Hans Waldenfels, Friedrich-Wilhelm-Universität Bonn

Linguistic and Conceptual Problems in the Encounter of Western Christianity and Chinese Thought

International and intercultural encounter is based upon mutual understanding and realized in a process of translation and transmission of thought and patterns of action. In his attempts of finding ways of understanding in China, the Italian Jesuit Matteo Ricci (1552-1610) changed from a Buddhist-Daoist (monastic) to a Confucian (intellectual) approach. His search for appropriate concepts in speaking about God and other Christian doctrines demonstrates how necessary and difficult it is to discover the suitable starting-points in a foreign language belonging to a different cultural world.

Language is the fundamental bridge of communication in human society, it is true, but the concrete language can be a barrier as well. It can be a barrier from the side of the speakers, but also from the side of the language itself. People, who do not know the foreign language, do not understand. But the language itself can be an obstacle due to different structures, a lack of appropriate expressions and concepts and other features missing in a certain language, in other words, due to the limitations which are inherent in every language. Wherever the capabilities of a language and its connection to philosophical and ideological implications are overlooked, the way of true mutual understanding is blocked.

In modern times anthropology seems to be a better approach to illustrate the problem than theology. Western politicians travelling to China often are being asked to demand more respect for the human rights from the Chinese government. Mostly it ends up in angry replies. The main reason for such a result is definitely to be seen in differences between Western and Chinese anthropologies. This can be illustrated by explaining the different ways of understanding a human being and the concept of person. A person is, in Western everyday’s life, the individual human being. In view of the Trinitarian concept of God, Christian theology, however, insists in the concept of person on individuality and relationships. A person is an individual, singular being, and at the same time, a being which is in many ways related a) to other humans, b) to many other worldly beings, c) finally to God. Often enough these relations are neglected by Westerners. Consequently, the concept of person stands for the ego alone and implies at the end a radical egotism resp. egocentrism. The term “egocentrism”, however, can be applied to an individual person, but culturally speaking, also to nations, continents etc. (cf. the term “Eurocentrism”). In view of this, the Chinese emphasize the manifold relations which constitute human life. This can be demonstrated by dealing with the Chinese language and thought. However, it hardly can be denied that the emphasis on the multiplicity of relations can become so strong that the esteem of the human individuality disappears. Anyway, the different emphasis of the two pillars “individuality” and “relationships” seems to be one of the basic roots of misunderstanding between Western and Eastern cultures.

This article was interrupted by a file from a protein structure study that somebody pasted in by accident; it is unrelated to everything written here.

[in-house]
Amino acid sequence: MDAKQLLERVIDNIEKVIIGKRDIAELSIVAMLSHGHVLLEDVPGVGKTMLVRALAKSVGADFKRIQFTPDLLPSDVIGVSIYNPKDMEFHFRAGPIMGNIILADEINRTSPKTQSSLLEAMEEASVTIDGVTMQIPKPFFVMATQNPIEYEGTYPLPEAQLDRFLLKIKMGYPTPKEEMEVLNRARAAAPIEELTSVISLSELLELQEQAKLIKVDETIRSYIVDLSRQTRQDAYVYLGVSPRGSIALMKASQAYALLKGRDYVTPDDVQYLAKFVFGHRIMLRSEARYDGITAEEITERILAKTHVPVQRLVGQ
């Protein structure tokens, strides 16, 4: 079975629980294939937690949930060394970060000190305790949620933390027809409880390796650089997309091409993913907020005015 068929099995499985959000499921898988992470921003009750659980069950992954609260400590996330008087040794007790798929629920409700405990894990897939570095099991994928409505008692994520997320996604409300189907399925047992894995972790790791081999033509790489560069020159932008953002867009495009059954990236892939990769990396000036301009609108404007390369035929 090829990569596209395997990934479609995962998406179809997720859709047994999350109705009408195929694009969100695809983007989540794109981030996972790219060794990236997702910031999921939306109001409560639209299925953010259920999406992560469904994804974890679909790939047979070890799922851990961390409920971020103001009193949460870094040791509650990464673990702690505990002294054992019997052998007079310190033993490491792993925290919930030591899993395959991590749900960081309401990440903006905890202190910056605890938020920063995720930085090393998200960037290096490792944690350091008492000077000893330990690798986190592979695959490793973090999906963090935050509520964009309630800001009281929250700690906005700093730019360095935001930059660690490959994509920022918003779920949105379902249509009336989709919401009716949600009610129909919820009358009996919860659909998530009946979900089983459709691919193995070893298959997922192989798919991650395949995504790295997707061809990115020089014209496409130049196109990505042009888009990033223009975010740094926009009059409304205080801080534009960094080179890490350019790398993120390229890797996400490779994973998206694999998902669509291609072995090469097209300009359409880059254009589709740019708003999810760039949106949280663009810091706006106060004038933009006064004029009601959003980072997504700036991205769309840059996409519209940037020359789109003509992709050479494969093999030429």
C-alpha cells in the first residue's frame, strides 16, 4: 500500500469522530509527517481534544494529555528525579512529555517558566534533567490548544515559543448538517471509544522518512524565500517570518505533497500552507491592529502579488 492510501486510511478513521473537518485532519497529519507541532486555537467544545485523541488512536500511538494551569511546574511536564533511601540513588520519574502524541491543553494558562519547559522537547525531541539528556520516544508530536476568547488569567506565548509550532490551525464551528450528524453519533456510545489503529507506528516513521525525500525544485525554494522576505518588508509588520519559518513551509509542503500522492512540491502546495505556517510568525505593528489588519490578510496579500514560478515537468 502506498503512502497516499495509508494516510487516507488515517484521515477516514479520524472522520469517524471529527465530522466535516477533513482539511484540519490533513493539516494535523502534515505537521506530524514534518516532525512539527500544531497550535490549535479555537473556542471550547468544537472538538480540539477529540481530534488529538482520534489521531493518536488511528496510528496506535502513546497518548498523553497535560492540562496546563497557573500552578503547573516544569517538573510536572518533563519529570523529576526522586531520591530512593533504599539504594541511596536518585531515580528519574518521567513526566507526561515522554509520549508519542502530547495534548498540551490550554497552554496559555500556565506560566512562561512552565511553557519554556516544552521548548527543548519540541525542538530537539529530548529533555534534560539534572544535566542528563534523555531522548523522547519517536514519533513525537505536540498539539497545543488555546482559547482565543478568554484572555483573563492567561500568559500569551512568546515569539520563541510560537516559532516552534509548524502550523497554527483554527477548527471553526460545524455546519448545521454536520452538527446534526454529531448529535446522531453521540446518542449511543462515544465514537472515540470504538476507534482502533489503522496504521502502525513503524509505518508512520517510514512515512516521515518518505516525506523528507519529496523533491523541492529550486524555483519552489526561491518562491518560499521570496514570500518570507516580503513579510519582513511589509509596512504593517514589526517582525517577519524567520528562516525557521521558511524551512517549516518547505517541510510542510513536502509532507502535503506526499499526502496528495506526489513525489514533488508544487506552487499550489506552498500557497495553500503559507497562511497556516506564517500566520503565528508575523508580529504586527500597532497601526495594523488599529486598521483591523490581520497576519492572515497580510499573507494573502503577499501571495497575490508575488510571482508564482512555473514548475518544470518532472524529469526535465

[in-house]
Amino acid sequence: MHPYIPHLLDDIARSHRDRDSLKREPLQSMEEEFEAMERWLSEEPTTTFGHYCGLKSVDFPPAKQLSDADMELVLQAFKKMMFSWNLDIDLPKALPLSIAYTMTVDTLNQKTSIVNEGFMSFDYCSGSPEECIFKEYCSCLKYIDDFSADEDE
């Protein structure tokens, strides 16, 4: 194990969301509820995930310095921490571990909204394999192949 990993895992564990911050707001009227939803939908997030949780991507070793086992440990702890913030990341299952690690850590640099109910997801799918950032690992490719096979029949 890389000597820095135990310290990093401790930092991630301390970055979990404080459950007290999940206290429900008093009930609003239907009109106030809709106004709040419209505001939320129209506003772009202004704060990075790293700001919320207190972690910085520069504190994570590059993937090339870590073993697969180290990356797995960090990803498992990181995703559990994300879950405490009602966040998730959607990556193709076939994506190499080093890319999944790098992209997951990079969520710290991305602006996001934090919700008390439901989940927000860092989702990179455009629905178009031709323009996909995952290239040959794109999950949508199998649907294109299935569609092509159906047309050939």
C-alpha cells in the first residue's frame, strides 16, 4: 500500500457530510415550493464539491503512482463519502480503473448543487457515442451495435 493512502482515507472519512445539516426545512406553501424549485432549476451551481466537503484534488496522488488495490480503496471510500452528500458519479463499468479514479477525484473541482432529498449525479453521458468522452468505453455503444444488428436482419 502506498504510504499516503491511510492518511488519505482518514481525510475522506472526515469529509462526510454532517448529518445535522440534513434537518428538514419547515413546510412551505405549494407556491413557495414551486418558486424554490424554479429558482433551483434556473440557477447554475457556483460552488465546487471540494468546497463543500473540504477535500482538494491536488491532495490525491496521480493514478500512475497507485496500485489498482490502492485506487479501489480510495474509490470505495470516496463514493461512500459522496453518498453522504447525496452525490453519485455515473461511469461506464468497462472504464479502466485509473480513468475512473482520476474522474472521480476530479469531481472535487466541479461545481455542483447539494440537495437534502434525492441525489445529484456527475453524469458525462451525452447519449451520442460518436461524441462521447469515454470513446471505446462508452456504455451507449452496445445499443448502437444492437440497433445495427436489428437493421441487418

The case study of the concept of ‘”person” shows that regarding the intercultural dialogue, the various different backgrounds in language and thought of the partners of dialogue need to be elaborated and considered more thoroughly. It cannot be allowed that the cultural background of one side becomes normative for all others. At the same time, it is dangerous if one language is taken as the unique basis for common understanding. What counts in intercultural encounters, is applicable to the encounter between philosophy and religions, too.

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